American Psycho – 4K Ultra HD Blu-ray Review

American Psycho Theatrical Poster

On the surface, American Psycho seems like a dark thriller about a serial killer. The dark and serial killer part is correct, but this film isn’t a thriller at all. In fact, the film plays out like a dark satirical comedy instead of a thriller. There is a ton of hilarious moments involving businessmen in the 80s. It loves to poke fun at their wild and crazy lifestyle and their obsession with one-upping each other. Not to mention, some of Christian Bale’s “craziness” is funny to watch as well.

However, the most intriguing aspect of American Psycho is how the film goes from satire to serious. Like it spirals out of control as the film progresses—similar to Patrick Bateman’s mentality. In addition to his inner outbursts, you get a sense of what’s going on in the mind of Patrick Bateman. Needless to say, it’s not pretty. Once again, this is a clear message about the cutthroat mentality of businessmen in the 80s. It’s definitely a great character study.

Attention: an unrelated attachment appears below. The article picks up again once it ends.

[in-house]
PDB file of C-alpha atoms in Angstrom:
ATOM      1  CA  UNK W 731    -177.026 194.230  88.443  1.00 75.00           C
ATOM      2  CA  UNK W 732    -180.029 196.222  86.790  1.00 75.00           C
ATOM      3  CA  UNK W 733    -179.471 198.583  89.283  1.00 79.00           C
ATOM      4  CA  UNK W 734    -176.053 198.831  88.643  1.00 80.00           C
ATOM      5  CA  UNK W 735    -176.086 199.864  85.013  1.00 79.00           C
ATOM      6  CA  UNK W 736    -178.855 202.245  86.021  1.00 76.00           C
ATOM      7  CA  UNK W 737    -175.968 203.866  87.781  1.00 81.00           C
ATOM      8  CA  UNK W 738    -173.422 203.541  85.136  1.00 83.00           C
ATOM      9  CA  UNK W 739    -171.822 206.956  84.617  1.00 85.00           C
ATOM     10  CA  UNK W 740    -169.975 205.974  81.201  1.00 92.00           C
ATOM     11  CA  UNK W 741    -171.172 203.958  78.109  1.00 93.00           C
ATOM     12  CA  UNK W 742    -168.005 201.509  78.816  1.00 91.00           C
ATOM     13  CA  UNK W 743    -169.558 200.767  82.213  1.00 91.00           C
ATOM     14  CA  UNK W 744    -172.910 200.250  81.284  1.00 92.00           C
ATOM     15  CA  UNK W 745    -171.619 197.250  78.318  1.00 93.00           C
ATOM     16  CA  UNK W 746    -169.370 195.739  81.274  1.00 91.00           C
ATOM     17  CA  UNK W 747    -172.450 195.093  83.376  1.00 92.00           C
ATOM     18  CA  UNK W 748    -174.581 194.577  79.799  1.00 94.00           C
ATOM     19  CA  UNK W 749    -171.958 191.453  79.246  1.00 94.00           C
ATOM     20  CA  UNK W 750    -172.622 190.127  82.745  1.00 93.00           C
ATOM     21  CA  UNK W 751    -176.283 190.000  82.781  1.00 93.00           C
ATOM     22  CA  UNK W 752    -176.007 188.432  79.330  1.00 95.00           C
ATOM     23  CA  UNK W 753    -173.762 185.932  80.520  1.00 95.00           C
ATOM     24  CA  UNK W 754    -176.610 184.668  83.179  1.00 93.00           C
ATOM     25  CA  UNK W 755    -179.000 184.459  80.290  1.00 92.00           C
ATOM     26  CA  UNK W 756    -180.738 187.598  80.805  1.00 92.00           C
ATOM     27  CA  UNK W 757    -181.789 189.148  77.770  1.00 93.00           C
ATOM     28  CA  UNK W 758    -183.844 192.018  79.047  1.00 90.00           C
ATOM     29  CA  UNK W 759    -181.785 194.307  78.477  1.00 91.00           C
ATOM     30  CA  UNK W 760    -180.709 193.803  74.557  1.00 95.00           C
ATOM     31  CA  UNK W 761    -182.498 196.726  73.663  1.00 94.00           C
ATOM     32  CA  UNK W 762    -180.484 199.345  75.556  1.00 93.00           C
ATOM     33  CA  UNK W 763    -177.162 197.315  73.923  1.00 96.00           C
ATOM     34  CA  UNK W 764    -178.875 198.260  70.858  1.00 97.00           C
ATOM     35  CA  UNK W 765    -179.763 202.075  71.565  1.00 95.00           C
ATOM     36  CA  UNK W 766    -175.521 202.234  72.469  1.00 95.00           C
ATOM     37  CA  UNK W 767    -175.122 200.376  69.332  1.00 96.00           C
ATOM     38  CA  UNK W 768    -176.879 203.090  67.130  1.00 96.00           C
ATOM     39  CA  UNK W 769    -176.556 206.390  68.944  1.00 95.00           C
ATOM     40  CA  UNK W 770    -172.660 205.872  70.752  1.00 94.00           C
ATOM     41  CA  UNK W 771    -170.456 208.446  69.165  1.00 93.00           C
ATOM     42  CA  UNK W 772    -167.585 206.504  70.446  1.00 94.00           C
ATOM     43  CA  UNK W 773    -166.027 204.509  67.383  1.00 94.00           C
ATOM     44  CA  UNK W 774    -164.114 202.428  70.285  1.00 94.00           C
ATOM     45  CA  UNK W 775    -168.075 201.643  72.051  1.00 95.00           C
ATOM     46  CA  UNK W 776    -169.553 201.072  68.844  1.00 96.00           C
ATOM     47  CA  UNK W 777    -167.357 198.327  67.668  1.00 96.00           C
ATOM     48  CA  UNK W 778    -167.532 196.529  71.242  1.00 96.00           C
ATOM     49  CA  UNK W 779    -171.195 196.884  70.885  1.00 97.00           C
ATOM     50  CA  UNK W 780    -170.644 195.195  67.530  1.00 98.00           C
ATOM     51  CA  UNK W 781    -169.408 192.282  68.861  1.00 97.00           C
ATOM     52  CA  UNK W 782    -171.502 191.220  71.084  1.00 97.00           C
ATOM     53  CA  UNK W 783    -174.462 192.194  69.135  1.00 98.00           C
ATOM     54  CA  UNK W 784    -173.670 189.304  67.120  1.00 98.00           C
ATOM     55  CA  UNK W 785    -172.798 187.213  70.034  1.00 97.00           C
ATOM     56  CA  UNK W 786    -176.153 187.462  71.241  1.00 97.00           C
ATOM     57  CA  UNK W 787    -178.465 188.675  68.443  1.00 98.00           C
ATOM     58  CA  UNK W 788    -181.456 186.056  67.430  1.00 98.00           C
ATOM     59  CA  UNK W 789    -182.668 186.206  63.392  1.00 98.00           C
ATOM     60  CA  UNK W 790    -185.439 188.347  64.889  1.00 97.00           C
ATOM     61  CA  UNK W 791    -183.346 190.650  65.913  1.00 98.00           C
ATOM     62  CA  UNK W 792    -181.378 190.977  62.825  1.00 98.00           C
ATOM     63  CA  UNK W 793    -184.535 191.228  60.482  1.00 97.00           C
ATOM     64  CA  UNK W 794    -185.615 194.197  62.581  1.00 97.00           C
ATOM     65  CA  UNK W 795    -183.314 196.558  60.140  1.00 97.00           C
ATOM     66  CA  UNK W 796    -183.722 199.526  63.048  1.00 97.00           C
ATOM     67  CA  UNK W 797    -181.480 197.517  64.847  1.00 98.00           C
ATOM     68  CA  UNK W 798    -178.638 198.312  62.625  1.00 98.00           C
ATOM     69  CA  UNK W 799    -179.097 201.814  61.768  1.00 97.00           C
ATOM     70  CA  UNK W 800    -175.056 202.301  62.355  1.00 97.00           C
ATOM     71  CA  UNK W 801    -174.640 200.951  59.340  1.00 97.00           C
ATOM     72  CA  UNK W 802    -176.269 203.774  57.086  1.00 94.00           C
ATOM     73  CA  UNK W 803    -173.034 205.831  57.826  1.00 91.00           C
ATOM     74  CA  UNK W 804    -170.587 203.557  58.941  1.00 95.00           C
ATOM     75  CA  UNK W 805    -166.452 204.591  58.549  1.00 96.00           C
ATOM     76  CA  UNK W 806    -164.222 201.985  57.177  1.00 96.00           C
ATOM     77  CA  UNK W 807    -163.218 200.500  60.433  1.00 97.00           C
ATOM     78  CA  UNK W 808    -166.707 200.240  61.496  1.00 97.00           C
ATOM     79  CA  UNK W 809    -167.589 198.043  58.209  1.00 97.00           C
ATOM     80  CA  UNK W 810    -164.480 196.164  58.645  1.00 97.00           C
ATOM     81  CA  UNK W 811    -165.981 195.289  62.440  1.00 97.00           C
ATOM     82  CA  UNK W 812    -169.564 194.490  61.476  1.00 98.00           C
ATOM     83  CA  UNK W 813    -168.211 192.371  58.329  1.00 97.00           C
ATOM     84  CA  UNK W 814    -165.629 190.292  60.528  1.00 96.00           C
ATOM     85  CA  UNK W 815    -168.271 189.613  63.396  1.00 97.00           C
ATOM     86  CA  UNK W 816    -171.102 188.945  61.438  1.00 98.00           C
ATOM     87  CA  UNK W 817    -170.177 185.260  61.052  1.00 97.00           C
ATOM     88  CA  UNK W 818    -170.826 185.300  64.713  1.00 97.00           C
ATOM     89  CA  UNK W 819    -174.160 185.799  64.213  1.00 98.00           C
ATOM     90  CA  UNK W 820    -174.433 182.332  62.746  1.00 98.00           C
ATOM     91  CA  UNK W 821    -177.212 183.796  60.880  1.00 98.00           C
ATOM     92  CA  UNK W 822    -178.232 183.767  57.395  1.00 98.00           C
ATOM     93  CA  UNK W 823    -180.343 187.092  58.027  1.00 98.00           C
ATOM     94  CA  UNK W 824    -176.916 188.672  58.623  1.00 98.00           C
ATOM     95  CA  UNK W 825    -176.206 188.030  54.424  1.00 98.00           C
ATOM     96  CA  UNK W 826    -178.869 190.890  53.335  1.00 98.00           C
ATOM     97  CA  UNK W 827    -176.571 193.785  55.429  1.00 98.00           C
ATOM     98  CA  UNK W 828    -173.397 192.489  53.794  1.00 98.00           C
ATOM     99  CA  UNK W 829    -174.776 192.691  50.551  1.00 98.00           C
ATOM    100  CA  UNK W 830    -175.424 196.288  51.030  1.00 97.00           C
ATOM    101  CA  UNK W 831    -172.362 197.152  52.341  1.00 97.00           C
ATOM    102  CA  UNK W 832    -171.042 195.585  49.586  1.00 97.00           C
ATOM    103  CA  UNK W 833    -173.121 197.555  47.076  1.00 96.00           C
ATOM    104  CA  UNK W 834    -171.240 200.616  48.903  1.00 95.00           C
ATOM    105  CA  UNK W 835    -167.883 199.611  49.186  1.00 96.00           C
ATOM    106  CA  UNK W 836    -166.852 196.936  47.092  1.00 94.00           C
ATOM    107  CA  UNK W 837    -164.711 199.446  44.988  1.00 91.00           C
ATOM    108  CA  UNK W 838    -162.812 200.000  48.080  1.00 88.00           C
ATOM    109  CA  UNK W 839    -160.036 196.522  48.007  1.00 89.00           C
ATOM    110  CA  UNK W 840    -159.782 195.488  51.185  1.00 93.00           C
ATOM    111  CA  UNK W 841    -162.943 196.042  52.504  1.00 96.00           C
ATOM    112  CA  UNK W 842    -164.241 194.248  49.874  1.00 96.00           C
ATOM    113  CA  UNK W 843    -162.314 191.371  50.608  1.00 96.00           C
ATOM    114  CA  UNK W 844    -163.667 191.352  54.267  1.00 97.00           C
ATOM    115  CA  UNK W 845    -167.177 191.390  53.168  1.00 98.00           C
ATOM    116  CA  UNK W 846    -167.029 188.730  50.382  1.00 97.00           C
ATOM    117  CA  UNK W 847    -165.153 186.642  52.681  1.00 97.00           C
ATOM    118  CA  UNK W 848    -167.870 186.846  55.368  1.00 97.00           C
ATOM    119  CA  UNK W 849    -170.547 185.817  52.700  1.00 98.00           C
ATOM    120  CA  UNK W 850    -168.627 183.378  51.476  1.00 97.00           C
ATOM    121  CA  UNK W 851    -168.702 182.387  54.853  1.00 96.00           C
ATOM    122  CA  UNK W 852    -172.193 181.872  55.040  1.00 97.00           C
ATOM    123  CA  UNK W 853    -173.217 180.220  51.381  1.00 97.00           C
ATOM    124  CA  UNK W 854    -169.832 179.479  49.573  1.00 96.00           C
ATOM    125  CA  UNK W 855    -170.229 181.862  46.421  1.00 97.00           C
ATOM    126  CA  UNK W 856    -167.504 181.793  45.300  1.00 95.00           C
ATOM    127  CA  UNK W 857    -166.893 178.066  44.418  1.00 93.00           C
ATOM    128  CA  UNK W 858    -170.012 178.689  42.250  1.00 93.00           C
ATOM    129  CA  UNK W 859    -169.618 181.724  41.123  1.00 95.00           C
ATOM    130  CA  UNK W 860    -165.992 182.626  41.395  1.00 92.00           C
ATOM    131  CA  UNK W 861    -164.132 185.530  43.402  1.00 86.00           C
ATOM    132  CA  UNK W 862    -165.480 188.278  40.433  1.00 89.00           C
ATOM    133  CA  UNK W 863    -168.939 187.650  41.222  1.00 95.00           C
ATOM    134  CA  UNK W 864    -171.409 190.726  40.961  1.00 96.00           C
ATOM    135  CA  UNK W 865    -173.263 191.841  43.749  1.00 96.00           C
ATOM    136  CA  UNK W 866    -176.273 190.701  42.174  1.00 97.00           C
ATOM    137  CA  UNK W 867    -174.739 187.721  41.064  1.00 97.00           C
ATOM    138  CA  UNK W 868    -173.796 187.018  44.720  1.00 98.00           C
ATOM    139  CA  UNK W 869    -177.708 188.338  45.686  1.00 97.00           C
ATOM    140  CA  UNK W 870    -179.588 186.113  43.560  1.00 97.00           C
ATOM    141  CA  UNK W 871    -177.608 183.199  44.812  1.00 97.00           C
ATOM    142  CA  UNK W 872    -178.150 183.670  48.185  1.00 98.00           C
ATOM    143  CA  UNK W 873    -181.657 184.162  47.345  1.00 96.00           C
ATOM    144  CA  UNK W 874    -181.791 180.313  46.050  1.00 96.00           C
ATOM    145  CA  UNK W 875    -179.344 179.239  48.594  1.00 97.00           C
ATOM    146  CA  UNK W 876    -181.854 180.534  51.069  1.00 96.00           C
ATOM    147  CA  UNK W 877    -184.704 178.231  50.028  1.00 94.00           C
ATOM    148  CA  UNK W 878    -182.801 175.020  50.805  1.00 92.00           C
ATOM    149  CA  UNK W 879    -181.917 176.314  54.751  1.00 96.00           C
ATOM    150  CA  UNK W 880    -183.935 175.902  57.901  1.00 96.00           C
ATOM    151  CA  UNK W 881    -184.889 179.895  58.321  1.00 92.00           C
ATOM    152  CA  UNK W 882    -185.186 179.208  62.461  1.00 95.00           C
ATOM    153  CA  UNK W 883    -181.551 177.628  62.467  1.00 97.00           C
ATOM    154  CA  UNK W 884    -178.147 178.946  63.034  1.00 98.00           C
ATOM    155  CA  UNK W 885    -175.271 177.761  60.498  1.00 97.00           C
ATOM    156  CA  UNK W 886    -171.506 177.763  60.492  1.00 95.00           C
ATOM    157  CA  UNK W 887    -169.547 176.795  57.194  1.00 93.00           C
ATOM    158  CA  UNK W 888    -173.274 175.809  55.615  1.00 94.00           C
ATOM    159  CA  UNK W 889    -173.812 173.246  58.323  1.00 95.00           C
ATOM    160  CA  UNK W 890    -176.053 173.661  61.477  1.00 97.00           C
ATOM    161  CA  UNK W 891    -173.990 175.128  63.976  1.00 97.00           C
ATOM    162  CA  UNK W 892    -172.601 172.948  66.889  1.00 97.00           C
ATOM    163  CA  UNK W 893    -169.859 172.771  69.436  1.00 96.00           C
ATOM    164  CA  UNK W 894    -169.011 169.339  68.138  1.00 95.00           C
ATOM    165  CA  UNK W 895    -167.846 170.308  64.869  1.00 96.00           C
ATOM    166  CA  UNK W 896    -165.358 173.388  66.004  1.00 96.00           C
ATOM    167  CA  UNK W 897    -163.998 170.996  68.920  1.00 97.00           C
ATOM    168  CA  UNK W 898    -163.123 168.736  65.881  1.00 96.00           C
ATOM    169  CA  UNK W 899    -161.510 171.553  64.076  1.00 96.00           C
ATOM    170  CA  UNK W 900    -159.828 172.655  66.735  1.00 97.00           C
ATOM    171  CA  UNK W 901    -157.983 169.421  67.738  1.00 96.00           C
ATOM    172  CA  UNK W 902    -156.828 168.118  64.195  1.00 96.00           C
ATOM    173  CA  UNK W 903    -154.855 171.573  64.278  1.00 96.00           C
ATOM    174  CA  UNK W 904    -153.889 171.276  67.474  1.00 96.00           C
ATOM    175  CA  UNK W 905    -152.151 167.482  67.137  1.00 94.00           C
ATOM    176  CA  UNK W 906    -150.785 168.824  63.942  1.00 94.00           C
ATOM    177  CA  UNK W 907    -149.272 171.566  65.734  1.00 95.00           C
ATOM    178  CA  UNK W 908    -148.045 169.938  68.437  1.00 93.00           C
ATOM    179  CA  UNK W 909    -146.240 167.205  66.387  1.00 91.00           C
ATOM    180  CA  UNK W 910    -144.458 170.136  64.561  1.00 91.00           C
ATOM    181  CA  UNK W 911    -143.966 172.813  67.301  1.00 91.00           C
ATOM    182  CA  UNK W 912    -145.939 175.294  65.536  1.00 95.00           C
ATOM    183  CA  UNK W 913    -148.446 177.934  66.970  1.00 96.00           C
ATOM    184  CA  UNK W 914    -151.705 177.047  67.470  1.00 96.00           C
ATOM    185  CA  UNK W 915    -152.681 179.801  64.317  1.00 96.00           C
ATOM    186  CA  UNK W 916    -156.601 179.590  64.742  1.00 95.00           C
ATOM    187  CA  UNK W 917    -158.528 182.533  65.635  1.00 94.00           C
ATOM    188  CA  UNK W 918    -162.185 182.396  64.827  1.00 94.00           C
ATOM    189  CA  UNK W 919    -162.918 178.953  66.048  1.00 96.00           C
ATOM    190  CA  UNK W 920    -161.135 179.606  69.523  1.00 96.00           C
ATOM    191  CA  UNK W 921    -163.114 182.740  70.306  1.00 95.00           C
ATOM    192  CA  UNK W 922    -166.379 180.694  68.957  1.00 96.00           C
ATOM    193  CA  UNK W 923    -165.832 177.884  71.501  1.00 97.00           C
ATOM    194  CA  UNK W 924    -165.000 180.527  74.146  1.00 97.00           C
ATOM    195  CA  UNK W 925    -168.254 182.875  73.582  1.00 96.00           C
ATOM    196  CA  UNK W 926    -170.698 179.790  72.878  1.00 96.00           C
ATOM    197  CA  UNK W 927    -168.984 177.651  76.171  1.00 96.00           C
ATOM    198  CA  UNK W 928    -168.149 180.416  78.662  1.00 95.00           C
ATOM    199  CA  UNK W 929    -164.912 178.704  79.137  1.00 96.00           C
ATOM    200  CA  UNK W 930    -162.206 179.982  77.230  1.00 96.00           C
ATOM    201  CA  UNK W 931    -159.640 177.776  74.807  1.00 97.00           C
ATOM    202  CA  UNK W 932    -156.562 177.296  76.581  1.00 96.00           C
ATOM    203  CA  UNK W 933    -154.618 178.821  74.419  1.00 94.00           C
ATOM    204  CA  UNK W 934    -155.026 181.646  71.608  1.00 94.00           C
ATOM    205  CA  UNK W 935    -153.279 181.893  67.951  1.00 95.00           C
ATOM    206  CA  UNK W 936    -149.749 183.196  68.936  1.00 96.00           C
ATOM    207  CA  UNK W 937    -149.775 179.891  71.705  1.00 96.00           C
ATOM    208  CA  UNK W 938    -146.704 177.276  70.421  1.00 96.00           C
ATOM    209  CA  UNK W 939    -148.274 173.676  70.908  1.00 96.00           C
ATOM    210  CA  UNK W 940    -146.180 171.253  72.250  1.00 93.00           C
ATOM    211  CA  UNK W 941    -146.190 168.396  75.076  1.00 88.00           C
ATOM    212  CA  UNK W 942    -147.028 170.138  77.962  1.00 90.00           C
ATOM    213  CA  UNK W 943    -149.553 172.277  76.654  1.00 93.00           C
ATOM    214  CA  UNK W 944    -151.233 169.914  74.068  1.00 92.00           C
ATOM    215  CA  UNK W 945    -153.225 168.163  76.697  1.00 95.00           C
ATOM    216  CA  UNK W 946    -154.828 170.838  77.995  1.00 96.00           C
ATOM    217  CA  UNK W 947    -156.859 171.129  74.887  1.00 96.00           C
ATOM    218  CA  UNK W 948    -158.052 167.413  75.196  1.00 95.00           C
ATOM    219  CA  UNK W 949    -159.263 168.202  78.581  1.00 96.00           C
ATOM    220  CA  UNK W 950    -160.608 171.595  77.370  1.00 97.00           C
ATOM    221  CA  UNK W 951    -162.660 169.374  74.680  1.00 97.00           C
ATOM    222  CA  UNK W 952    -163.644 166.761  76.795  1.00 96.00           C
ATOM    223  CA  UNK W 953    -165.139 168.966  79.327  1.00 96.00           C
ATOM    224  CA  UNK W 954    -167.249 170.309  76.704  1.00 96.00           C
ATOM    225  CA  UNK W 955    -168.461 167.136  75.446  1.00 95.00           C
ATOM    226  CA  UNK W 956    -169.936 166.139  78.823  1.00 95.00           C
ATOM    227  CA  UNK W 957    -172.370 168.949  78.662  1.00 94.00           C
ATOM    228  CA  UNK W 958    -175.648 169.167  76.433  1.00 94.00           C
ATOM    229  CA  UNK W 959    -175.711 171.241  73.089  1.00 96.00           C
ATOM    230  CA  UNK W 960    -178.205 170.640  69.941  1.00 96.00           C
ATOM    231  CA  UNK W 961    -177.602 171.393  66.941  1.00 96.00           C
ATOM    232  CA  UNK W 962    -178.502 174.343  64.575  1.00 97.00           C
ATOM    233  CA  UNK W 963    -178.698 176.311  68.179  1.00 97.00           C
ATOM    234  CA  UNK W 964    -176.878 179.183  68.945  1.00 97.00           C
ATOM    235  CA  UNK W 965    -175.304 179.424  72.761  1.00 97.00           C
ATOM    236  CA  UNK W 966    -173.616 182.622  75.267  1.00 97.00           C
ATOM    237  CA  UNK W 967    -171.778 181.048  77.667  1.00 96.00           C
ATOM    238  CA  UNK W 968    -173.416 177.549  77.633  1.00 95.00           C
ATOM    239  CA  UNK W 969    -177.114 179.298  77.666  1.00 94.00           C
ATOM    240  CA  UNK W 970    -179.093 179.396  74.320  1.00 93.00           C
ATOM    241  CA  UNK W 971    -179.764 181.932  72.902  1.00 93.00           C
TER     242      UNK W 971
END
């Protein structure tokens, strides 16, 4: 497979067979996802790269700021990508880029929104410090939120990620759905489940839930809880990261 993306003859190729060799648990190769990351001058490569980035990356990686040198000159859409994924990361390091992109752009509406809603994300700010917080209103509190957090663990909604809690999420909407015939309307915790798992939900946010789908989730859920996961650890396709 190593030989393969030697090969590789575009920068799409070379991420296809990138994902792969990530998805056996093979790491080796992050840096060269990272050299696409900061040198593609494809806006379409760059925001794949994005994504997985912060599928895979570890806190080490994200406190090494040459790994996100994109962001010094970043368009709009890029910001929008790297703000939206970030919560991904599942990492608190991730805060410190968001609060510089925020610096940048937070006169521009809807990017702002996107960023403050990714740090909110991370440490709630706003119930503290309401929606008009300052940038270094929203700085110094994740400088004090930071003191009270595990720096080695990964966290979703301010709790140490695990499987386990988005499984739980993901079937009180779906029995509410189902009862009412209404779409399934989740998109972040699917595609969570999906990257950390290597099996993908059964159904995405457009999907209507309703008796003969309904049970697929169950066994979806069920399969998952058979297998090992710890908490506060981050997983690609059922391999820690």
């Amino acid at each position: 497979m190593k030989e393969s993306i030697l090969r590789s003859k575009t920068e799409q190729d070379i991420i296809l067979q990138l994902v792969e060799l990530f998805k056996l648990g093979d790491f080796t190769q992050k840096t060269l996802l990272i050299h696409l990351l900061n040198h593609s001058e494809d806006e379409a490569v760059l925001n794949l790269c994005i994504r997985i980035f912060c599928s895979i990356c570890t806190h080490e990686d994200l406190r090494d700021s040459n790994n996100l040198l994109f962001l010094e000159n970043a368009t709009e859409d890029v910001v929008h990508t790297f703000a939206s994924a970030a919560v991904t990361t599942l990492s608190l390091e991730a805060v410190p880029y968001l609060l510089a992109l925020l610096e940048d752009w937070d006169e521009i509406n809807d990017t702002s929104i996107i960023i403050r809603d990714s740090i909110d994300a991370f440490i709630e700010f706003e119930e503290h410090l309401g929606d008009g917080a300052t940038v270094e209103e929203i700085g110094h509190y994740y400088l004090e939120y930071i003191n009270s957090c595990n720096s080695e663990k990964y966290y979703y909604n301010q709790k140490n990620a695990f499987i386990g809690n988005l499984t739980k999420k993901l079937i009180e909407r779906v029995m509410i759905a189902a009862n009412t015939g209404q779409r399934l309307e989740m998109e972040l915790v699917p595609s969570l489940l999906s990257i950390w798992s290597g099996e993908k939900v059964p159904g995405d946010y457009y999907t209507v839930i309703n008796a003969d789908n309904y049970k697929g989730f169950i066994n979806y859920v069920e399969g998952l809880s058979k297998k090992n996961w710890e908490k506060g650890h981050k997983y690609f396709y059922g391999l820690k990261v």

But with all the craziness, the film takes a lot of detours. As a result, the film feels like a three-hour film rather than a film that’s less than two hours. These detours last a long time and don’t really serve a purpose to the overall storyline. It adds evidence to the fact that Bateman’s crazy but there’s plenty of evidence of that throughout the film.

Nevertheless, Christian Bale absolutely brings his A-game to this career-defining performance. This is the film that made fans believe that he could be a wonderful Bruce Wayne. Bale is able to display many sides to Bateman including crazy, ferocious, narcissistic, and serious—just to name a few. It’s quite impressive to watch it all unfold on screen.

Overall, American Psycho is a hilarious yet creepy look inside the mind of a killer. The film is definitely not a film for everyone, but it’s a great character study performed by the incredible Christian Bale.

Rating: 4/5 atoms

American Psycho - Christian Bale